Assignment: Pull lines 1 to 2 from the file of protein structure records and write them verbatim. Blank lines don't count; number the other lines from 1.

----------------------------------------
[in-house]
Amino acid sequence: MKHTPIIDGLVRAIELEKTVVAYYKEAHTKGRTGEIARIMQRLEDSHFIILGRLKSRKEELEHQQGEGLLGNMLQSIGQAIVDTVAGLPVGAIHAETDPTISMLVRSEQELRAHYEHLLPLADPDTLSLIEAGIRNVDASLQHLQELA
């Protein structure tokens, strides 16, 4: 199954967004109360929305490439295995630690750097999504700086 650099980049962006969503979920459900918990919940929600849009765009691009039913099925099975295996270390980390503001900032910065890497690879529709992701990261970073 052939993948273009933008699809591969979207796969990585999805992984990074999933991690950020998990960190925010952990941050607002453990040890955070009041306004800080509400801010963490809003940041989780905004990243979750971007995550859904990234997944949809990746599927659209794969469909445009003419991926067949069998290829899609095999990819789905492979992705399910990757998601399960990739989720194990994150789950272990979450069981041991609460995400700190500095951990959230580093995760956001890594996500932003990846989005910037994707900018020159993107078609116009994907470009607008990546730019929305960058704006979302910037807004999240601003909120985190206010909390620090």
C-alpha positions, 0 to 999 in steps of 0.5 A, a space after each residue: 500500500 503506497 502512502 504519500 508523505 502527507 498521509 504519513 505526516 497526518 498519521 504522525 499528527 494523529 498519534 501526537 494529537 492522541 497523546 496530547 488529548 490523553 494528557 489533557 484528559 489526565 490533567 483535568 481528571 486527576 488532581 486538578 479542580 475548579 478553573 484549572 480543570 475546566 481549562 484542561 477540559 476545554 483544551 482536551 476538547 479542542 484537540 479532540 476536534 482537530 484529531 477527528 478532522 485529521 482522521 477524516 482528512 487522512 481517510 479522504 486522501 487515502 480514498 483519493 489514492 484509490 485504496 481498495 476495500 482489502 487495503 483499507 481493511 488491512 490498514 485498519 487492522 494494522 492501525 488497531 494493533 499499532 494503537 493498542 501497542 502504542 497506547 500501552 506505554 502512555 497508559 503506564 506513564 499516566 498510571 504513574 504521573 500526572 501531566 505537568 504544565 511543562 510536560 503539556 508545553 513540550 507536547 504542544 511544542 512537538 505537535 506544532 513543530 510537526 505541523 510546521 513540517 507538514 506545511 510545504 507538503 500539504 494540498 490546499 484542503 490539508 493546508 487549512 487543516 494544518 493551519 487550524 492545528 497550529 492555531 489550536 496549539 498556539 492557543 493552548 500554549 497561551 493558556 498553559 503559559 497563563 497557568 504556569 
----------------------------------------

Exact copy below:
[in-house]
Amino acid sequence: MKHTPIIDGLVRAIELEKTVVAYYKEAHTKGRTGEIARIMQRLEDSHFIILGRLKSRKEELEHQQGEGLLGNMLQSIGQAIVDTVAGLPVGAIHAETDPTISMLVRSEQELRAHYEHLLPLADPDTLSLIEAGIRNVDASLQHLQELA